Hayvajra Newari Thangka is hand-painted and is painted on Cotton Canvas in Kathmandu Nepal. The size of this thangka is 65 x 45cm and its weight is 0.1 kg.
Hevajra is presented at the center of the thangka. Shakyamuni Buddha is presented at the top of the thangka. Vajrasattva is presented at the bottom of the thangka. Two Deities are presented at the bottom right and left corner of the thangka. In Tantric, or Vajrayana Buddhism, Hevajra is one of the most important yidams. Nairtmy is Hevajra’s consort.
This beautiful Hevajra Thankga helps to eliminate greed. He is one of the fierce protective tantra deities in Buddhism.
Hevajra’s art is considered especially valuable in kindling the central nervous system inner fury fire that melts the inner drops from the brain to the groin and generates the subtle subjectivity of great bliss so essential in Tantric practices in the perfection stage.
Nairatmya Hevajra’s consort is also a deity of subtle wisdom in her own right, a Tantric form a Prajnaparamita, Mother of all Buddhas.
Hevajra has sixteen – arms, eight faces, and four legs. The eight faces indicate the purification of the eight releases. His four legs crush four maras, who symbolize the fourfold obstacle to enlightenment – the obstacle of the aggregated constituent elements of existence (Skandha-mara), the obstacle of egoistic entanglements (Kleshmara), the obstacle of (Mrityumara), and the obstacle of rebirth in the form of gods (Devaputramara). According to a commentary on the Hevajra Tantra, four Hindu gods, Brahma, Yaksha, Yama, and Indra, respectively personify the four Maras.
The sixteen arms of Hevajra signify the purification of the sixteen voidnesses. In each of his hands, he holds a skull cup. Each of the cups in his right hands contains, starting with his principal hand and moving to the lower, an elephant, horse, ass, man, camel, ox, lion, and cat. That is the left holds Earth, Water, Air, Fire, Moon, Sun, Yama, and Vaishravana. The elements in the skulls held in the left hands are usually visually represented in human form.
Carrying skull cup in all of the hands is one of the most distinctive features of Hevajra. The skull cup represents the mental aspect of the body, speech, and mind notion. It also represents death and impermanence, the illusory nature of all the phenomena.
The animals and gods in Hevajra’s skull cup may symbolize a universal range of all matter and beings, alive, on earth, in the heavens. Thus, the sixteen skull cups collectively symbolize the sixteen voidness or Shunyata.
Nairatmya, the consort of Hevajra has two hands and two legs. Nairatmya is embracing Hevajra by her left hand, while the right hand holds a vajra–marked chopper.
Her left leg is along with his, while her right leg is wrapped around his waist. Her expression is also wrathful. Both of them are adorned with bone ornaments and wear a long garland of skulls. Nairatmya is wearing a skirt of tiger skin.
Iconograpy of Shakyamuni
Shakyamuni Buddha is presented at the top of the thangka. His left hand is in the lap holding a begging bowl while the right arm is extended across the leg with the fingers touching the earth.
His skin is golden in color, the eyes partially closed and the hair piled with a gold ornament adorning the top of the head.
A dot (bindi or “urna”) between the eyebrows and the earlobes is elongated and pierced. The shoulders are covered with an orange and red robe wrapped around the torso and legs and tied at the waist with a green sash.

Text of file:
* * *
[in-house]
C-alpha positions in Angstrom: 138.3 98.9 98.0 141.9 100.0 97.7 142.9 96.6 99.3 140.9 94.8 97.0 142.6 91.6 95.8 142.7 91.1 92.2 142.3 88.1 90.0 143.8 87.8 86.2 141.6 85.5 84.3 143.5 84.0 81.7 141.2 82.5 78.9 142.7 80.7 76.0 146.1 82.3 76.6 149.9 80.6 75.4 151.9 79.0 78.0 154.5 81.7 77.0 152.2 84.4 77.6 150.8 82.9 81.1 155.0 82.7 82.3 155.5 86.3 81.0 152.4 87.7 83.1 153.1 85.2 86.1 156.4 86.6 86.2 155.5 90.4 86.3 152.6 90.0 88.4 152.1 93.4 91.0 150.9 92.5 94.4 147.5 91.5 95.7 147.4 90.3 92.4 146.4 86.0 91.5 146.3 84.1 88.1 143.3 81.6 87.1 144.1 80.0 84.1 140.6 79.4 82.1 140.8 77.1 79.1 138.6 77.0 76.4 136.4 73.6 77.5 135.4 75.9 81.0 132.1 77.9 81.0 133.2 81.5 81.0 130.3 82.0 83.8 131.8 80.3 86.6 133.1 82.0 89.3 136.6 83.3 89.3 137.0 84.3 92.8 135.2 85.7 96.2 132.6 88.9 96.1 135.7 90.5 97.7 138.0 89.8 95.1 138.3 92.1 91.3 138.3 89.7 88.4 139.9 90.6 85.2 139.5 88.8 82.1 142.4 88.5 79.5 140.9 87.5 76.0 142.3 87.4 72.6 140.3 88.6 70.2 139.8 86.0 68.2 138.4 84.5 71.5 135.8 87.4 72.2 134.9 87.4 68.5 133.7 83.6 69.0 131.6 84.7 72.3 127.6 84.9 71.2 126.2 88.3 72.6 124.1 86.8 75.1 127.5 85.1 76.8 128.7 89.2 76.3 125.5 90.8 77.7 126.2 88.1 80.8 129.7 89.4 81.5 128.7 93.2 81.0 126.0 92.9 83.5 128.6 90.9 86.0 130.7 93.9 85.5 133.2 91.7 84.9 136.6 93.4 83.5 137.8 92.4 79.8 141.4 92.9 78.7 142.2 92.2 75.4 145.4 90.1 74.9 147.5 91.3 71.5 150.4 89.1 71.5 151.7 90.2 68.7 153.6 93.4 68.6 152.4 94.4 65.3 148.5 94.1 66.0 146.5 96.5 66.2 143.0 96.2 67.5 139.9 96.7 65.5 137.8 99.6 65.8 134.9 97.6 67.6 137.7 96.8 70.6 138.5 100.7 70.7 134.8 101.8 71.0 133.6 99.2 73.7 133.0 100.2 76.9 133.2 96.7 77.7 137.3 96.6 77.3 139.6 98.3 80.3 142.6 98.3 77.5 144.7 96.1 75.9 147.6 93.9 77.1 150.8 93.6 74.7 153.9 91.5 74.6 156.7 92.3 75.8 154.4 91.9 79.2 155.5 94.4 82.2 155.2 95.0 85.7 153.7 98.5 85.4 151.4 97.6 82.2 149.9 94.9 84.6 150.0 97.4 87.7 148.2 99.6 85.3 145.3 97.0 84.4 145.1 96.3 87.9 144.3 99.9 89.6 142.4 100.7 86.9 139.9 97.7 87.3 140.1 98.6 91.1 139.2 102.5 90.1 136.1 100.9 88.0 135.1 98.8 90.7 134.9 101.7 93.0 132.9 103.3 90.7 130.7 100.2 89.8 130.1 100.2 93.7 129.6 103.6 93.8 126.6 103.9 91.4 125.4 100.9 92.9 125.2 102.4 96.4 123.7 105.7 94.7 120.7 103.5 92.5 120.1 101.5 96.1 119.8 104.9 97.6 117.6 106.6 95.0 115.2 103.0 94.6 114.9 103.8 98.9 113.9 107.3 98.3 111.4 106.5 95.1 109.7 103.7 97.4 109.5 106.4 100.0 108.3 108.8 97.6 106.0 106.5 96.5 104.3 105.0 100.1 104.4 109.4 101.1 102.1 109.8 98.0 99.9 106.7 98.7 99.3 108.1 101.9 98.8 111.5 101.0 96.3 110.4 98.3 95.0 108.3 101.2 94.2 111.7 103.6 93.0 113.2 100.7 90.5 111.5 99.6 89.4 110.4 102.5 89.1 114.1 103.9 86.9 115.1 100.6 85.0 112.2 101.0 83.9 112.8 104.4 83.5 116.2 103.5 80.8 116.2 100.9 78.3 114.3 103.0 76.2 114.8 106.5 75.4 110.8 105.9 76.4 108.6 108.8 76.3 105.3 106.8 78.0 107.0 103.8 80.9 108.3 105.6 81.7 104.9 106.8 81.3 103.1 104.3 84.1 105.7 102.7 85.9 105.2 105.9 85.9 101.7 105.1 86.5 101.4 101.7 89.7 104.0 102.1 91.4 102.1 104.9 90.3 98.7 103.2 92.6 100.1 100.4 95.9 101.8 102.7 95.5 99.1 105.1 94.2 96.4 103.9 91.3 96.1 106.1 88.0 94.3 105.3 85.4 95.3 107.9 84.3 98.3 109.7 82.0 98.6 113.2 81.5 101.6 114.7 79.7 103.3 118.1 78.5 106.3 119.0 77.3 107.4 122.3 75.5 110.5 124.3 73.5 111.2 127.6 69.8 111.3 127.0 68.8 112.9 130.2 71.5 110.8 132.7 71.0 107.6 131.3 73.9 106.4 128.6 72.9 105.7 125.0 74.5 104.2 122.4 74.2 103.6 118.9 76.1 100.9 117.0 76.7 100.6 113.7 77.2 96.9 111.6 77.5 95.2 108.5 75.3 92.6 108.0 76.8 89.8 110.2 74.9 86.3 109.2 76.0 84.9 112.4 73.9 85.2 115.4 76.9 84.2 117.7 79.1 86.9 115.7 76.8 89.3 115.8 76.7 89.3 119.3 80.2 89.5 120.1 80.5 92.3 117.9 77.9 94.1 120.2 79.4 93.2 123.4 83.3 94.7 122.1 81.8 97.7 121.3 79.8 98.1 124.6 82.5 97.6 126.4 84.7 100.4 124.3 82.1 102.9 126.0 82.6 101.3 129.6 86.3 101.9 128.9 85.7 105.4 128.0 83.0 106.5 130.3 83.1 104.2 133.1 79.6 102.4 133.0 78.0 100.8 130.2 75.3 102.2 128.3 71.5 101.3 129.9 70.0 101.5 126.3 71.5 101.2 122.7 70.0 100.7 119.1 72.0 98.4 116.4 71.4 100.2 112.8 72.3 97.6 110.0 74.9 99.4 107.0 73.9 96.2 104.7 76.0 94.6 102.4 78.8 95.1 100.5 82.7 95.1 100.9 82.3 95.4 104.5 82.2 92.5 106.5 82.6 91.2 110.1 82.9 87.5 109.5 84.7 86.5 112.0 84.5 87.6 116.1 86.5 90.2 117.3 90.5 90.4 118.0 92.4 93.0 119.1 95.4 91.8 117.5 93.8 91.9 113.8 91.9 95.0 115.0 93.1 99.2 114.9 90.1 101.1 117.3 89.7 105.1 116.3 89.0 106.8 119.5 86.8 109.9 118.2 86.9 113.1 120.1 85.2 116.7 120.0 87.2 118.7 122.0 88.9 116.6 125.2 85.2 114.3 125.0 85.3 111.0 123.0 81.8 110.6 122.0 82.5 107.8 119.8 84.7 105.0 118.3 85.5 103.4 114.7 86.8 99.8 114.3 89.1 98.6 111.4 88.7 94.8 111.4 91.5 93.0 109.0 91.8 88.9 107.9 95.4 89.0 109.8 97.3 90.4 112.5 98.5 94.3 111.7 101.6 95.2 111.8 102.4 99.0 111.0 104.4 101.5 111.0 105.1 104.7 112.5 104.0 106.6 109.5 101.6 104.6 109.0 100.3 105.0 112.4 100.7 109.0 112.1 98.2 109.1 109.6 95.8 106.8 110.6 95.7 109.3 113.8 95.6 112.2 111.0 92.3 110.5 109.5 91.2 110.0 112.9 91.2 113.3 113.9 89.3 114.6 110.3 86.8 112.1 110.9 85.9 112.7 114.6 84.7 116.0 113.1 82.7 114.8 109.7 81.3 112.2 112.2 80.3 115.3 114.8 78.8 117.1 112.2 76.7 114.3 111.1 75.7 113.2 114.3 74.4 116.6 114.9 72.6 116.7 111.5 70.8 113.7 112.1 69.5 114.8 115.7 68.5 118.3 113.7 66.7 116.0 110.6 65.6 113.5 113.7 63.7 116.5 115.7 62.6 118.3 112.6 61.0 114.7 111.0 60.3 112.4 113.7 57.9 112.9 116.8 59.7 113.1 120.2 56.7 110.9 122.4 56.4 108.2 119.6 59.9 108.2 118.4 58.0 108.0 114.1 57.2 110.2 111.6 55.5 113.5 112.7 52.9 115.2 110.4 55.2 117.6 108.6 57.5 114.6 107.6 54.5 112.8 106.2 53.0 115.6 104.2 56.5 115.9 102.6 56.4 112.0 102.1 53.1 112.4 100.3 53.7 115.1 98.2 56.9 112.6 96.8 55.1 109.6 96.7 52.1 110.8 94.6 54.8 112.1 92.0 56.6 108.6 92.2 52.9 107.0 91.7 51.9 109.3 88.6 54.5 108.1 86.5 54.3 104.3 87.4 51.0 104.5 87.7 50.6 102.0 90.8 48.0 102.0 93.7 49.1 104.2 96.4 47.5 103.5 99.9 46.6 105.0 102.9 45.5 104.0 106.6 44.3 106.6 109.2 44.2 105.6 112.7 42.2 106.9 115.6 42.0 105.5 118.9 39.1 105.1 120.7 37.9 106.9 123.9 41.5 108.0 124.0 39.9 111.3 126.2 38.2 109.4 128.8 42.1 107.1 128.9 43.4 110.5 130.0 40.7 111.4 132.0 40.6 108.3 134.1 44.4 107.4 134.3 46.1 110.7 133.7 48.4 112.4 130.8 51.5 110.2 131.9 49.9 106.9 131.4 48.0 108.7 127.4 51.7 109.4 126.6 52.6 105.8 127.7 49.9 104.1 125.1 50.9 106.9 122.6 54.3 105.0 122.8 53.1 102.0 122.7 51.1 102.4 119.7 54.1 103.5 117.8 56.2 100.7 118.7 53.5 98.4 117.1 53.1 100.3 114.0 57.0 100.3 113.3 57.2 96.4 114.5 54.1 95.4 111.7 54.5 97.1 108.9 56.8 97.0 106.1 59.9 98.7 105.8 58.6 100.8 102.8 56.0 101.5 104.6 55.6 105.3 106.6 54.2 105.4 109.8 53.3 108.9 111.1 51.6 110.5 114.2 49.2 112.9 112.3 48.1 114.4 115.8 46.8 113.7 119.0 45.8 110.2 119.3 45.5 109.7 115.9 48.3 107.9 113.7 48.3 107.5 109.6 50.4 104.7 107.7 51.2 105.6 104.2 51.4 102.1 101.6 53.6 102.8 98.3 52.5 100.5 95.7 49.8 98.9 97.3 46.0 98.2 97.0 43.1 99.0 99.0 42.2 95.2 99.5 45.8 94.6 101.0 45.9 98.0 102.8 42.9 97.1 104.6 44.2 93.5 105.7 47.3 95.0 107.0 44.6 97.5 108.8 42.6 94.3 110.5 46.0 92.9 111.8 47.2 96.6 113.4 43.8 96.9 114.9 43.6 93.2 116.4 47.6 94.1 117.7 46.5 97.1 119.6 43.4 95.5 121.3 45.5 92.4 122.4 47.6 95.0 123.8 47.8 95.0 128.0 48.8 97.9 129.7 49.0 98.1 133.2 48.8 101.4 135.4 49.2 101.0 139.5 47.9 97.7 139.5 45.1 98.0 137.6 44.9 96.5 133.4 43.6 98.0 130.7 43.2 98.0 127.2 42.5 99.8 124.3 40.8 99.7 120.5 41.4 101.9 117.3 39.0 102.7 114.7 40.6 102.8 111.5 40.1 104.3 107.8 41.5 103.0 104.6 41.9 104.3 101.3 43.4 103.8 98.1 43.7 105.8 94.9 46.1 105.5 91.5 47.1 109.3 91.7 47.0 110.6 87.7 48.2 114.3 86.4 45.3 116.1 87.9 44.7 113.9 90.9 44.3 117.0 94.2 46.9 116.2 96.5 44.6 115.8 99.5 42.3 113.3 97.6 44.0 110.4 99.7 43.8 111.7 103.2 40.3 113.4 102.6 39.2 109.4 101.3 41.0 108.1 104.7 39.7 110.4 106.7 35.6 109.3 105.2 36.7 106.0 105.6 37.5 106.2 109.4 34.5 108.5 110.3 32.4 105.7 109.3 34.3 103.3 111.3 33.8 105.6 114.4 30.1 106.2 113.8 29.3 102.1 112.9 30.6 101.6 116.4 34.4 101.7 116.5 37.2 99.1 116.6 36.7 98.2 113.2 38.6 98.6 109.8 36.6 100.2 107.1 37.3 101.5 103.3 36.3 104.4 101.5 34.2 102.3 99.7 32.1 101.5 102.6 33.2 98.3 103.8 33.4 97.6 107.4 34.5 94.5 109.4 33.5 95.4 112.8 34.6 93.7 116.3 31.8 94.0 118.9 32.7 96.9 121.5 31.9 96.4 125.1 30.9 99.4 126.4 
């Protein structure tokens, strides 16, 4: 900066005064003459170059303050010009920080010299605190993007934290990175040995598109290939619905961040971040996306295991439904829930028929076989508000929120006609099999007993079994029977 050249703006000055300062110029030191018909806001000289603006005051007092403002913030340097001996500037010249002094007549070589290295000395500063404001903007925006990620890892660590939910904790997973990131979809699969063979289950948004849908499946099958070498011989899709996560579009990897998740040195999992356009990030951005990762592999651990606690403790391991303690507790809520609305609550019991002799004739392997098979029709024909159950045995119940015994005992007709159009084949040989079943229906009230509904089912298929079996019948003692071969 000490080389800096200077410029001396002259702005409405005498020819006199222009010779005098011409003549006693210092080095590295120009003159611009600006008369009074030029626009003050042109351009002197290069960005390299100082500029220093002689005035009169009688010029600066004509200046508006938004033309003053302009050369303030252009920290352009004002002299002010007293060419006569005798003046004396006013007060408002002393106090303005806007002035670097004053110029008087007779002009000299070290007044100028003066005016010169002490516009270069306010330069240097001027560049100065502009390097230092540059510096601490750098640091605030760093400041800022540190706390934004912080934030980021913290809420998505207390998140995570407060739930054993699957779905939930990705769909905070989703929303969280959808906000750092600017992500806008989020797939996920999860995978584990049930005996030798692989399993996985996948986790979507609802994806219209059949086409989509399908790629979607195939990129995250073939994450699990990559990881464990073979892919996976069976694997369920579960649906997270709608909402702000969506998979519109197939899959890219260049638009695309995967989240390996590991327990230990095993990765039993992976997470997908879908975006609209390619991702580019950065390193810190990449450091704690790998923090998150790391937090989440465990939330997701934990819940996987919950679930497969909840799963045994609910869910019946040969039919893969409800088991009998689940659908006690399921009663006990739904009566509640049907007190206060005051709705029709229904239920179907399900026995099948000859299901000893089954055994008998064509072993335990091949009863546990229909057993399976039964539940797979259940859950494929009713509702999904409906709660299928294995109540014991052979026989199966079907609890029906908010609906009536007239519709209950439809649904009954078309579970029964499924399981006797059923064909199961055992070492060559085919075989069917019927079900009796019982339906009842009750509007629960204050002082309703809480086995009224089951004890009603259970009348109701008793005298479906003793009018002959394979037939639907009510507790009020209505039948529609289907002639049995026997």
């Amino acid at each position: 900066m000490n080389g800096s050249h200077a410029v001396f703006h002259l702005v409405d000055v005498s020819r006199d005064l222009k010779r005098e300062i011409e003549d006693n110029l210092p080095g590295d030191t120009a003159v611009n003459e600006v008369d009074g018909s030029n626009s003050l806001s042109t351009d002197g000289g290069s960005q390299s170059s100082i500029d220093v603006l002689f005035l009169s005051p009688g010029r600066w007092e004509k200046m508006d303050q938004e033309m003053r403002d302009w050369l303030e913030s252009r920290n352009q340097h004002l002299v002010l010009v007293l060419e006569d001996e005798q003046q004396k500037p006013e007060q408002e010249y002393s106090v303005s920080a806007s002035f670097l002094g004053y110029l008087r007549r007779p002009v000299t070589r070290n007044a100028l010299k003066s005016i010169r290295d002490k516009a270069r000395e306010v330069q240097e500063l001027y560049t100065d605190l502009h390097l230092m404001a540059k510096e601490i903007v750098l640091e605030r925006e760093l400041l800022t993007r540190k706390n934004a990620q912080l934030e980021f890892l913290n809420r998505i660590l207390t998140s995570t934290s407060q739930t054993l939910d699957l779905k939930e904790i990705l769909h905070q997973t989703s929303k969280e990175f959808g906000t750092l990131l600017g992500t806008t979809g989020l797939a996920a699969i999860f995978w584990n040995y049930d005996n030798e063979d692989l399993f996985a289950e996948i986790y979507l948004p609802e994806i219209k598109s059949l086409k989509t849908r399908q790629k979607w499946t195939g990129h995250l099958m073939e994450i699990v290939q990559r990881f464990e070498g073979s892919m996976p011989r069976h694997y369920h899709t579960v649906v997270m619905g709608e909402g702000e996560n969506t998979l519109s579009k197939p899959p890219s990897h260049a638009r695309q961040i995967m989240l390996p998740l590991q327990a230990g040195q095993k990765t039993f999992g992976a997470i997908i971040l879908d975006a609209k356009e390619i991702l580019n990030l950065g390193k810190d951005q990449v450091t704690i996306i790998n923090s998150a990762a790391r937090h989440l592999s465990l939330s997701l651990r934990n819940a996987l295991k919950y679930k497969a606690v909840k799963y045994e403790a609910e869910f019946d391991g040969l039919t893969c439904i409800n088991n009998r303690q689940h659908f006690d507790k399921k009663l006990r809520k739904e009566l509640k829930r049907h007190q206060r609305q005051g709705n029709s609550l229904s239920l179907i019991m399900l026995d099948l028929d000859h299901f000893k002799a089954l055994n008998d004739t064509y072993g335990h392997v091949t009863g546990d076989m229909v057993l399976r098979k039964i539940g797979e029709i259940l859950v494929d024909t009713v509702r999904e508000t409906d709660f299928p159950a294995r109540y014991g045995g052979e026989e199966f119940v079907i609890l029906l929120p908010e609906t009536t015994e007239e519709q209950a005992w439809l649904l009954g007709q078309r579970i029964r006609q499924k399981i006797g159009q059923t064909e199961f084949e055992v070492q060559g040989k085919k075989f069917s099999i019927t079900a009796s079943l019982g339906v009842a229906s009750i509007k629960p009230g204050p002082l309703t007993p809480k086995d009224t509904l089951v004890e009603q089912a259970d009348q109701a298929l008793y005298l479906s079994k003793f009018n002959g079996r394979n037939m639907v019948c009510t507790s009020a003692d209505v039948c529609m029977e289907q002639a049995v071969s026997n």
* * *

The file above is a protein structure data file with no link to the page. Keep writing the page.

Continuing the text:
Mantra of Shakyamuni
The mantra of Shakyamuni is Om Muni Muni Maha Muniye Soha.
Iconography of Vajrasattva
Vajrasattva is presented at the bottom of the thangka. Vajrasattva is pure white in color and is sometimes known as the Prince of Purity. His name means “Adamantine Being”, or more poetically “Embodying Reality”.
He is a member of the Vajra family of Aksobhya which also includes Vajrapani. He is depicted as a young man in the prime of life, with all the silks and jewels of a wealthy prince.
In his right hand, he delicately balances a vajra at his heart. In his left hand, he holds a bell at his waist. The vajra represents Reality, and Compassion; while the bell represents Wisdom.
Vajrasattva is said to have been originated from the seed syllable Hum and is generally invoked for removal of obscuration of Kleshavarana and Jneya Avarana.
His hundred syllable mantra is very efficacious in purifying our defilements through confession practice. It is said if confession is done with the four opponent powers, then non-virtuous actions or obscurations will be purified.
The first opponent power is the force of reliance. This means looking upon the visualized image of Vajrasattva as the embodiment of one refuge. The second opponent power is the sincere regret for the non-virtuous action done by oneself.
The third opponent power is desisting from evil deeds. The fourth opponent power is to apply the power of good deeds; and especially regarding this case, practicing the meditation and recitation of Vajrasattva without parting from Bodhicitta while remaining in the state of emptiness.
Vajrasattva is a very popular tutelary deity for Nepalese Vajracharya. He is worshipped very often by Nepalese Buddhists through the Guru Mandala ritual.
In some mandalas Vajrasattva represents the Adi Buddha or the Primordial Principle of Buddhahood in others, he changes places with Aksobhya in the East.
In Shingon Buddhism it is Vajrasattva that passes on the initiation of the Dharmakāya Buddha Mahāvairocana to Nagarjuna, thereby creating the Vajrayana lineage.
Mantra of Vajrasattva
The mantra of Vajrasattva is Om Vajrasattva Hum.